Female reproductive biology of the bluemouth Helicolenus dactylopterus dactylopterus: Spawning and fecundity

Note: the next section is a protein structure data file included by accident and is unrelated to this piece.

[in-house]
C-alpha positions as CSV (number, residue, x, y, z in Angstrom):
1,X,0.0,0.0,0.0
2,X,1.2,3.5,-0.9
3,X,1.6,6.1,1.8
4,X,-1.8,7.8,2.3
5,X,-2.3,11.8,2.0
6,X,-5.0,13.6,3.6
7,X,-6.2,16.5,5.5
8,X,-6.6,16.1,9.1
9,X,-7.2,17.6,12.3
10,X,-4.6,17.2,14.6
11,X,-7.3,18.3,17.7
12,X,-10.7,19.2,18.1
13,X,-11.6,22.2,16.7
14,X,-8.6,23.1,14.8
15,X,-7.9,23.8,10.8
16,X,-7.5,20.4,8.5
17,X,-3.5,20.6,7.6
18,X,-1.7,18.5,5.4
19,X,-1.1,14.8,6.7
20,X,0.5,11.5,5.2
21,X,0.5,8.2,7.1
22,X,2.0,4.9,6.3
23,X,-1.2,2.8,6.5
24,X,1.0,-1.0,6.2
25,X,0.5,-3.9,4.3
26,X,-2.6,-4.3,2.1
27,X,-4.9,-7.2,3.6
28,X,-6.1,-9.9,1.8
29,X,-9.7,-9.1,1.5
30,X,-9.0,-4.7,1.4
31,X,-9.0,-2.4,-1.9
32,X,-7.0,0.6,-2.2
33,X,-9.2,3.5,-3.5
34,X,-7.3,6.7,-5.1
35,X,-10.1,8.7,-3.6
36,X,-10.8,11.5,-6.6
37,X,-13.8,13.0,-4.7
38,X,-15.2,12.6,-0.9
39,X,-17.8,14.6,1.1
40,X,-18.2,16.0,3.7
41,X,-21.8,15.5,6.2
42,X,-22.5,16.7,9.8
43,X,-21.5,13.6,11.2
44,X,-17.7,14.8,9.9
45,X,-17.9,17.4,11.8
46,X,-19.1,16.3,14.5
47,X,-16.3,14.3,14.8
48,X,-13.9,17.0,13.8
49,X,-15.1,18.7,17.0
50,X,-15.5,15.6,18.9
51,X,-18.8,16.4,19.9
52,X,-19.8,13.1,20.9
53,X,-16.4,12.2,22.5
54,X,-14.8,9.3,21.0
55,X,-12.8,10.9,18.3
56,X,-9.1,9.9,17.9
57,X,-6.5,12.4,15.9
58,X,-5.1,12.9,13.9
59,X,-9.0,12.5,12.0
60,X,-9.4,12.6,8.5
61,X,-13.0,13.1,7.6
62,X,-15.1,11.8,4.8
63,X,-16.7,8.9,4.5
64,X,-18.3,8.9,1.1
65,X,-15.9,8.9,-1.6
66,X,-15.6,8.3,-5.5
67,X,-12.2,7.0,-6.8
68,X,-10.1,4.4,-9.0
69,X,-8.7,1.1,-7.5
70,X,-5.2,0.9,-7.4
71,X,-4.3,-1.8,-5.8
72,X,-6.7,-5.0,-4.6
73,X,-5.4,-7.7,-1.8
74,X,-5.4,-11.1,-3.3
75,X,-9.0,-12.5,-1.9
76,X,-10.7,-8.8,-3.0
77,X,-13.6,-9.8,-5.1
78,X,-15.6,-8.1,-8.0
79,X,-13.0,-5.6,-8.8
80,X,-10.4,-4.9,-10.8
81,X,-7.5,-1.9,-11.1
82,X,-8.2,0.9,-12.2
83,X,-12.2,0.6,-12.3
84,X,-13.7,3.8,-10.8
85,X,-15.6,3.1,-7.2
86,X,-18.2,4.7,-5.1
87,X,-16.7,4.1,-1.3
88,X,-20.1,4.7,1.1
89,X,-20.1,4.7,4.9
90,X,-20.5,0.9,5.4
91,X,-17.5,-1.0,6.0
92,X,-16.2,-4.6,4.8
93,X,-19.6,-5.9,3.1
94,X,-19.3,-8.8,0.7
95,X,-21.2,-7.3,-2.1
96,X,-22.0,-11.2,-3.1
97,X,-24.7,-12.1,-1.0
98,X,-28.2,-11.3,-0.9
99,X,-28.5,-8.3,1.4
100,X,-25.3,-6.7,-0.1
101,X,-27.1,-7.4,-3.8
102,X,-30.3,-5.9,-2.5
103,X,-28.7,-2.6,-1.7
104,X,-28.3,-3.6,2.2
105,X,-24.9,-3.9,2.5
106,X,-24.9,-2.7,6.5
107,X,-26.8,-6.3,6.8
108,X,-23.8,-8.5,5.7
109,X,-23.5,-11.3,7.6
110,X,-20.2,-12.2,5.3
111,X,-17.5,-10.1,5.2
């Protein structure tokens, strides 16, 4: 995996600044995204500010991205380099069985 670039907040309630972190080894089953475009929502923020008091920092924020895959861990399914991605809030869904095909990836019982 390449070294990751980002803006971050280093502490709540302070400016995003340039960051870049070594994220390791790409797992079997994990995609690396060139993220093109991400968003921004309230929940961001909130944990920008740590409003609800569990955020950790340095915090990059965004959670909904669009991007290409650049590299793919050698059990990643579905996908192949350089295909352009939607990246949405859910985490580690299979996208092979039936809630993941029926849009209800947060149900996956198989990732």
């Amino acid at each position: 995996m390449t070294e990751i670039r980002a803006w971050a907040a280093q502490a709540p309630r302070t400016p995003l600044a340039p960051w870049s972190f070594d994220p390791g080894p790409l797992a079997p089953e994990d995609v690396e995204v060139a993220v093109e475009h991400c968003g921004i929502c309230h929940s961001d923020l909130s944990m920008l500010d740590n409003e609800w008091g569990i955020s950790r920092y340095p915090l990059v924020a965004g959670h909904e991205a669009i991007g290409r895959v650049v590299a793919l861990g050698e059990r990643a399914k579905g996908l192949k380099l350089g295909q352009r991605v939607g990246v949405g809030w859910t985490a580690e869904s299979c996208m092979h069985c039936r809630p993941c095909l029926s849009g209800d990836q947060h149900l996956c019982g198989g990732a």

The bluemouth Helicolenus dactylopterus dactylopterus is a zygoparous species that spawns multiple batches of embryos enclosed within a gelatinous matrix. Oocyte development is asynchronous, and the recruitment of secondary growth oocytes occurs continuously during the developing phase, but stops before the start of the first spawning (i.e. fecundity is determinate). The number of developing oocytes can be estimated as a function of the total length of the fish, its ovary mass and its gonado-somatic index. Only at the onset of spawning, when potential fecundity is determined, does condition also have a significant effect. The low levels of atresia detected during most of the spawning season show that this mechanism does not substantially affect the process. There is variability both in the spawning interval (with a mean of 2 days) and in the number of embryos comprising every single batch (up to 37 000). Expected effect of fisheries on the reproductive traits of this deep-sea species is also discussed ​
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